The Edge of Experience: Borderline and Psychosomatic Patients in Clinical Practice
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Traditionally, the development of psychoanalysis has been based on the study of 'neurotic' patients, for the most part displaying classic symptoms of hysteria, obsessive-compulsion and depression. However, during the last three or four decades, there has been a notable shift in the pattern of patients seeking psychoanalytic psychotherapy. The Edge of Experience, drawn from papers presented at the First European Conference on Psychotherapy held in Athens in 1997, demonstrates how psychoanalytic practice has had to accomodate the range of "borderline syndromes" - traumatisation, narcissism, and psychosomatic symptoms among others - and produce new models of theory and treatment.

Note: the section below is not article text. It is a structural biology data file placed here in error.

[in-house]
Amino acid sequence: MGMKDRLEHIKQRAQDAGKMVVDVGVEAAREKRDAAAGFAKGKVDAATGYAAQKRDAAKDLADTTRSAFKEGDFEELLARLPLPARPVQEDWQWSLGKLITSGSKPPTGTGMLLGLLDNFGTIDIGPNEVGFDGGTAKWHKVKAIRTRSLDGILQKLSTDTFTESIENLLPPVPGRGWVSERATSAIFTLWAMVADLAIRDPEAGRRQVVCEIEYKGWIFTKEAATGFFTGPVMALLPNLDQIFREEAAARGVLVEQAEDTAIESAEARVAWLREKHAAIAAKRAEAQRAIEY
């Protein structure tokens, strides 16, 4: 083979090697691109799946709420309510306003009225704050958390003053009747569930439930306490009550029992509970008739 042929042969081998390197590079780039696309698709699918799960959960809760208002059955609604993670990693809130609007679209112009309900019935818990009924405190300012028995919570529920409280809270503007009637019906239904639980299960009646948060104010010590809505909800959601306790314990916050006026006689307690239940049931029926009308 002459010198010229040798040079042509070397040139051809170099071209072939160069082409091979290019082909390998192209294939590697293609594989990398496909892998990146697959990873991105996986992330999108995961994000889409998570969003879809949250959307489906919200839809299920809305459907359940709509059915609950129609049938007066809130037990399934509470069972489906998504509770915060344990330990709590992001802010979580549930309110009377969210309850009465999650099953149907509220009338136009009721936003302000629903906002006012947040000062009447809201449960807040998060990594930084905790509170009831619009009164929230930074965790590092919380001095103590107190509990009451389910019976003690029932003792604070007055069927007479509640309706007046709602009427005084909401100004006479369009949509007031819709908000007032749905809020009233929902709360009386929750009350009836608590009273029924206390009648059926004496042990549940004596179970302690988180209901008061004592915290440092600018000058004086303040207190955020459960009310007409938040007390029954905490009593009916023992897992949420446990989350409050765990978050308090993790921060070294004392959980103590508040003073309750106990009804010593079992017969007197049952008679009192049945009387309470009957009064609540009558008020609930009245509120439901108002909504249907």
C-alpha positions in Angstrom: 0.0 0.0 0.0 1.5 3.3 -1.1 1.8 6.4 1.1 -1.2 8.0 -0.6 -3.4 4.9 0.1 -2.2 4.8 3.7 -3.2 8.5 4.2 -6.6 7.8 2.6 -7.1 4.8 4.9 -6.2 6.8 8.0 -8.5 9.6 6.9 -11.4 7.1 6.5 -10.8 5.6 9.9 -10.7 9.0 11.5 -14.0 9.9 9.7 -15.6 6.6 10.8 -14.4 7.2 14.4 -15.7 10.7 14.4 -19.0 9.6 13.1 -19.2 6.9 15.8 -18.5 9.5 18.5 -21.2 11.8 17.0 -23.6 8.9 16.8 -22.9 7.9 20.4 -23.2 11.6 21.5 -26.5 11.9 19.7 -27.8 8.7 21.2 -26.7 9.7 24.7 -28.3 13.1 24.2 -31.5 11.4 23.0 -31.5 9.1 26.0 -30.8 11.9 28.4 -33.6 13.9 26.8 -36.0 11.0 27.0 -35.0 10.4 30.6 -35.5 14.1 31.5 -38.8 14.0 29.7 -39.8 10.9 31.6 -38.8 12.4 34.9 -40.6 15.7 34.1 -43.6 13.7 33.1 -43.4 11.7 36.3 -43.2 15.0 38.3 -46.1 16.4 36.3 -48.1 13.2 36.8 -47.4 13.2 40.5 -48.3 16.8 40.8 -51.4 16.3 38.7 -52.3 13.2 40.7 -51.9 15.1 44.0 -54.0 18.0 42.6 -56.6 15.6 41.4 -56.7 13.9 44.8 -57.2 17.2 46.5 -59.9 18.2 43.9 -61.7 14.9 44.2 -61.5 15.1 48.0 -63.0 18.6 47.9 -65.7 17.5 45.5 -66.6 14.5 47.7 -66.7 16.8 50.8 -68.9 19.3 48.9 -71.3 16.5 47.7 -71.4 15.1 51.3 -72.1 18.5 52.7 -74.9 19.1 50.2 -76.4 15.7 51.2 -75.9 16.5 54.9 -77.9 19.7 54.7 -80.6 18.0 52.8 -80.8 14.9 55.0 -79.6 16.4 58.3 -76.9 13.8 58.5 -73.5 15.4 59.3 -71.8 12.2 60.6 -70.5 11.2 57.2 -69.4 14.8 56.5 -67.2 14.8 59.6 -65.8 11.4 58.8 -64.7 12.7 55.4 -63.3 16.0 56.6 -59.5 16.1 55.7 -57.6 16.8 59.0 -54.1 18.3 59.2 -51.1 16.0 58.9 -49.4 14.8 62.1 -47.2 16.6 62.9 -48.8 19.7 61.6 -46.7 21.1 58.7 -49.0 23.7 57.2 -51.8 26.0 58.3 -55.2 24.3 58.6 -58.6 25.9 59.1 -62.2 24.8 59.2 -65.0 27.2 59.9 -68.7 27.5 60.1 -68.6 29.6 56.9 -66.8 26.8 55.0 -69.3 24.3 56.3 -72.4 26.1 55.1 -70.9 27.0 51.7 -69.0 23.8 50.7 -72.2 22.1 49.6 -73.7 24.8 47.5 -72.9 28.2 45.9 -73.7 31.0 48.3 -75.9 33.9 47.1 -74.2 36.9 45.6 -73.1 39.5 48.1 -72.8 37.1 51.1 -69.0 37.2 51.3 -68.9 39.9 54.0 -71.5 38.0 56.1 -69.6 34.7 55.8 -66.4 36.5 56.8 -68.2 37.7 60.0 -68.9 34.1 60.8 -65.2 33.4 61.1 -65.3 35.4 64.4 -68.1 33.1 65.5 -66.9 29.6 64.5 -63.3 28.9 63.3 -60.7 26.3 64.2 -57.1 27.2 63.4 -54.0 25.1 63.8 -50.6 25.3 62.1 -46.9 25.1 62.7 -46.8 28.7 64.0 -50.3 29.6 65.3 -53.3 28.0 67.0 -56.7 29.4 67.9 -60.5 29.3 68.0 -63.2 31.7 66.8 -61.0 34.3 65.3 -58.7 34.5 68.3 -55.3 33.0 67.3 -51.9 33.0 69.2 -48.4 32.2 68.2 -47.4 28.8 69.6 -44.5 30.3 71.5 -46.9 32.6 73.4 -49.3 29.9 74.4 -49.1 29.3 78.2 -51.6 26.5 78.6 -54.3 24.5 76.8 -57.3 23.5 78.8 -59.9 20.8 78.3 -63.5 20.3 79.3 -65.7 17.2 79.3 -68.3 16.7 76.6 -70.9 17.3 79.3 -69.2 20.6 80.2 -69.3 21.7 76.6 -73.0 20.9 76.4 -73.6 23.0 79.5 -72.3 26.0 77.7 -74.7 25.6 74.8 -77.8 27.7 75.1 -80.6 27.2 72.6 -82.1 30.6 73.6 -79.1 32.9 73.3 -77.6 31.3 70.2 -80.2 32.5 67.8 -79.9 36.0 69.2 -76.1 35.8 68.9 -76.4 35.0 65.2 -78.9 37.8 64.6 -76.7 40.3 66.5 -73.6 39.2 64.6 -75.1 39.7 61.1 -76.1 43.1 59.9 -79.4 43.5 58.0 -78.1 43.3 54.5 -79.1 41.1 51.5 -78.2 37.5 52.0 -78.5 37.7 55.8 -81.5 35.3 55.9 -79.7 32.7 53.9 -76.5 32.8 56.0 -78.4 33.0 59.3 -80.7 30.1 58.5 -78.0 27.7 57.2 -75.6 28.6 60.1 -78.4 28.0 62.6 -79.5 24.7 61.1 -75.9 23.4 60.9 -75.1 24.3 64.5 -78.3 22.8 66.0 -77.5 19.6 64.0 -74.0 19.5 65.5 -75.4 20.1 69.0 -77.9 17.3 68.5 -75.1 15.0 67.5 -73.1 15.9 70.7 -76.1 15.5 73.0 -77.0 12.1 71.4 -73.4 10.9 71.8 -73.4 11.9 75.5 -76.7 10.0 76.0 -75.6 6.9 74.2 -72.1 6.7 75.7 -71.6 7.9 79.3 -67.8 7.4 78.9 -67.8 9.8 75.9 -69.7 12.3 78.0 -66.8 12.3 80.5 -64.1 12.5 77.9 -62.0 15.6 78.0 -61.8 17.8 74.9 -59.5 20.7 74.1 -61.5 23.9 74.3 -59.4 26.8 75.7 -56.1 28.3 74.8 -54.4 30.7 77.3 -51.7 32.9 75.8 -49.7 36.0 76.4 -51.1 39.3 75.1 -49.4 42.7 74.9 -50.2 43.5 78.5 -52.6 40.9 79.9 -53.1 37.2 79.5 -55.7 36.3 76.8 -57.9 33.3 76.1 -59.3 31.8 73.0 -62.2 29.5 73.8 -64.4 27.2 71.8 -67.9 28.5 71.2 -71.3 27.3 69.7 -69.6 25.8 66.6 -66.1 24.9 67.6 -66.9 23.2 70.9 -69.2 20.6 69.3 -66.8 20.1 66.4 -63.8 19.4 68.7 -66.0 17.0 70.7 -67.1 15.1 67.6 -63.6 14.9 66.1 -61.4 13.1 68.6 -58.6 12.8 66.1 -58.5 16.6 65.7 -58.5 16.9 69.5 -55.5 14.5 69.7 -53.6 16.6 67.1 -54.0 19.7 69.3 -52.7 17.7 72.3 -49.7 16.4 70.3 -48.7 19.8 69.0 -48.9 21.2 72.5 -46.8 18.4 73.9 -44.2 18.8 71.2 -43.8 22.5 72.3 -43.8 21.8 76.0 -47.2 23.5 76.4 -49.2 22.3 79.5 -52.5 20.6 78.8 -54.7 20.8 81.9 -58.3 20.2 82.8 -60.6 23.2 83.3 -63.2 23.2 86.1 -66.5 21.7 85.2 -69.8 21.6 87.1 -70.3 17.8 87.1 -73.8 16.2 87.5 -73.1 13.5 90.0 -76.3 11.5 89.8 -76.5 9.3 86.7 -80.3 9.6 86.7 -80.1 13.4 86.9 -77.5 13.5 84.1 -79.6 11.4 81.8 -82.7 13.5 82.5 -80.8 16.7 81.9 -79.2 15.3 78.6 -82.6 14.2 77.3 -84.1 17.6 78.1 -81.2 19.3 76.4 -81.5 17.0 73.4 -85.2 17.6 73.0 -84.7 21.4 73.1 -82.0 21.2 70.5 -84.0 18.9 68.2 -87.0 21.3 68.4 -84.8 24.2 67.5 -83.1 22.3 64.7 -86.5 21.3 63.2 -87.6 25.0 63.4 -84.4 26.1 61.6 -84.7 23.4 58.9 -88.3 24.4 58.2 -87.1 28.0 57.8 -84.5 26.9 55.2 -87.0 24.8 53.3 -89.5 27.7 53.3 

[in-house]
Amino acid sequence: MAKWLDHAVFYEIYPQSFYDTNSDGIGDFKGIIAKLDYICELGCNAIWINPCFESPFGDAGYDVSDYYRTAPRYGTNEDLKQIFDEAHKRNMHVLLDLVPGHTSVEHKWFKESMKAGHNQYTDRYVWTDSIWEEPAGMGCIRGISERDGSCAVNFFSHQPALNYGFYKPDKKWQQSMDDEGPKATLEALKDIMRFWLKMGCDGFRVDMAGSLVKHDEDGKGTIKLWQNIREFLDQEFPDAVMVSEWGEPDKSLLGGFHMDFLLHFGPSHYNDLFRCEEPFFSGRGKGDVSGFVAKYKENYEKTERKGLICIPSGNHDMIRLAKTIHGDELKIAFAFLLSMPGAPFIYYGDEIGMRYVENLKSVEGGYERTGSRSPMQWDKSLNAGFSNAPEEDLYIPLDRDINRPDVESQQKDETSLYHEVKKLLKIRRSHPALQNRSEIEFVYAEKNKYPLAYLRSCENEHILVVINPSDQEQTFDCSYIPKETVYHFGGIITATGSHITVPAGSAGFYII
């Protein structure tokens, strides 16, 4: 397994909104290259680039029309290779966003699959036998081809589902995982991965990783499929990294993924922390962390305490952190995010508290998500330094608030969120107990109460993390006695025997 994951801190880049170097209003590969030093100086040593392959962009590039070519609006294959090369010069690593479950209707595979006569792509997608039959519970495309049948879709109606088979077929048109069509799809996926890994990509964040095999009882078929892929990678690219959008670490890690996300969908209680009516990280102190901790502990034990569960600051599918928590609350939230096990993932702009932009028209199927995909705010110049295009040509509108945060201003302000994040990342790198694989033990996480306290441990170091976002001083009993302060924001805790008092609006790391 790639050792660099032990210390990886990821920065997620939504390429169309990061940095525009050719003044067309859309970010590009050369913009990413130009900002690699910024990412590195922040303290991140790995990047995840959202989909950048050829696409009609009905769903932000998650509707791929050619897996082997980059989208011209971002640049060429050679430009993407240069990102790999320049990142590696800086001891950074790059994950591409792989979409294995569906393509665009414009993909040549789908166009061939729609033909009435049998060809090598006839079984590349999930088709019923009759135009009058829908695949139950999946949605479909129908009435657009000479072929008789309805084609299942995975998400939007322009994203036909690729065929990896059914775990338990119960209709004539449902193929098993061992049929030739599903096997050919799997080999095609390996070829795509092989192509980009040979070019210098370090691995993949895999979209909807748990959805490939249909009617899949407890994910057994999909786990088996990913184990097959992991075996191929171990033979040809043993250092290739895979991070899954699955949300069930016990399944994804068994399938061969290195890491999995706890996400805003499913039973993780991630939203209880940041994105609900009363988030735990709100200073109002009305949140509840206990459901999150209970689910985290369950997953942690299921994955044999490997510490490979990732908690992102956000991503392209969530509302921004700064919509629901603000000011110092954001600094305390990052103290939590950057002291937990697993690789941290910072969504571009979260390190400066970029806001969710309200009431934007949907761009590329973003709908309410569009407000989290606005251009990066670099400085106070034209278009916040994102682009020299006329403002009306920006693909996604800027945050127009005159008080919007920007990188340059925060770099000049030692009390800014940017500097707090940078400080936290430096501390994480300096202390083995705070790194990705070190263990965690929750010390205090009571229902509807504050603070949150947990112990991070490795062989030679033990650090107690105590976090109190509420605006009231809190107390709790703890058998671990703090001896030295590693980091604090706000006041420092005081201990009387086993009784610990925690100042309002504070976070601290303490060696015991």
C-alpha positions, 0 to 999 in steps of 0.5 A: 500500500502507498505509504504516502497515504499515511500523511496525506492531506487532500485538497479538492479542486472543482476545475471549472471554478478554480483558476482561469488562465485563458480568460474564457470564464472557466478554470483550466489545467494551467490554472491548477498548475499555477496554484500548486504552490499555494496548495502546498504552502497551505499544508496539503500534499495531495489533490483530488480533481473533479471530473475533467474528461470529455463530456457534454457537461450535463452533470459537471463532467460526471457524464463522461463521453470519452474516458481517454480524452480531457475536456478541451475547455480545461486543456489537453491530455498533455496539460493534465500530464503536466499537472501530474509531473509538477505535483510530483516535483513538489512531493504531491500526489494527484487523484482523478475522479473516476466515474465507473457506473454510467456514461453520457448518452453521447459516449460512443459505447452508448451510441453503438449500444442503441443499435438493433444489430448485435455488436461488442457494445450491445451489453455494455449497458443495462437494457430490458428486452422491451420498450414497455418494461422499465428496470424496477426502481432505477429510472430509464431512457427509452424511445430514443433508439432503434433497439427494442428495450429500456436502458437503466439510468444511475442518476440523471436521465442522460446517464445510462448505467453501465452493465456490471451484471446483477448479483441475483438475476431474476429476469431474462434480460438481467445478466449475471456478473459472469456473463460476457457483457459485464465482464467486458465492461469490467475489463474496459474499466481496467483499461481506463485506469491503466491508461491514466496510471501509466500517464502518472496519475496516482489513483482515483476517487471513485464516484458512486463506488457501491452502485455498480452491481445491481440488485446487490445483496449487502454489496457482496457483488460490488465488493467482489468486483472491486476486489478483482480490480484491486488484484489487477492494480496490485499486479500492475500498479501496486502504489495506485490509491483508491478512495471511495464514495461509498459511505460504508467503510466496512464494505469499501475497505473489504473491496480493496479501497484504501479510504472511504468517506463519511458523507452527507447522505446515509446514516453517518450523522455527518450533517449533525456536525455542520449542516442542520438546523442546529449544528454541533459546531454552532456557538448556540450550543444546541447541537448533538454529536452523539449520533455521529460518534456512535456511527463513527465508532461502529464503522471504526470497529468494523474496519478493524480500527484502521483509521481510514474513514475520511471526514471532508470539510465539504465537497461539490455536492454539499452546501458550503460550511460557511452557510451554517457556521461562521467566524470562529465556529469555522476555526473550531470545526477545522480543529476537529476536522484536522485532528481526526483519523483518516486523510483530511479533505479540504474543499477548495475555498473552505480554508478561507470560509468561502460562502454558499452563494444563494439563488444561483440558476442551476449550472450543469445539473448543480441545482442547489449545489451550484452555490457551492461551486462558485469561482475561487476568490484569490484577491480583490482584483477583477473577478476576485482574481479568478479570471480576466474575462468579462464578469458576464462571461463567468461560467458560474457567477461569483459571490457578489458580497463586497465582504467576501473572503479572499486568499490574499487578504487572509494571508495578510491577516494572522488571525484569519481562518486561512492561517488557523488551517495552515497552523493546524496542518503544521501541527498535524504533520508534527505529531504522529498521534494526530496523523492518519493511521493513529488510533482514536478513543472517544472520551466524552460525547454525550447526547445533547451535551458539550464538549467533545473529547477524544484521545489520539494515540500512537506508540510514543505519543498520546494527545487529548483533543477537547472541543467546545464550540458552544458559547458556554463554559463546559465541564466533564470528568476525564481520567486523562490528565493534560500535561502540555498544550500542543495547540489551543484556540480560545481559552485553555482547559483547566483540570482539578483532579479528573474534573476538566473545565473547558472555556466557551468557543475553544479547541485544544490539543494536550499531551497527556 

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'All the contributions are clinical, intensely so. This focus on clinical phenomena, and how to read them, seems to be a feature of European psychotherapy and of European psychoanalysis... Perhaps the contribution of European psychotherapy as a whole in addressing the underlying dreams states that lead down to the soma. This book exemplifies the depth of dream-like subjectivity near to the soma, which has preoccupied analysts and therapists the world over.'
- From the Introduction by Robert Hinshelwood.
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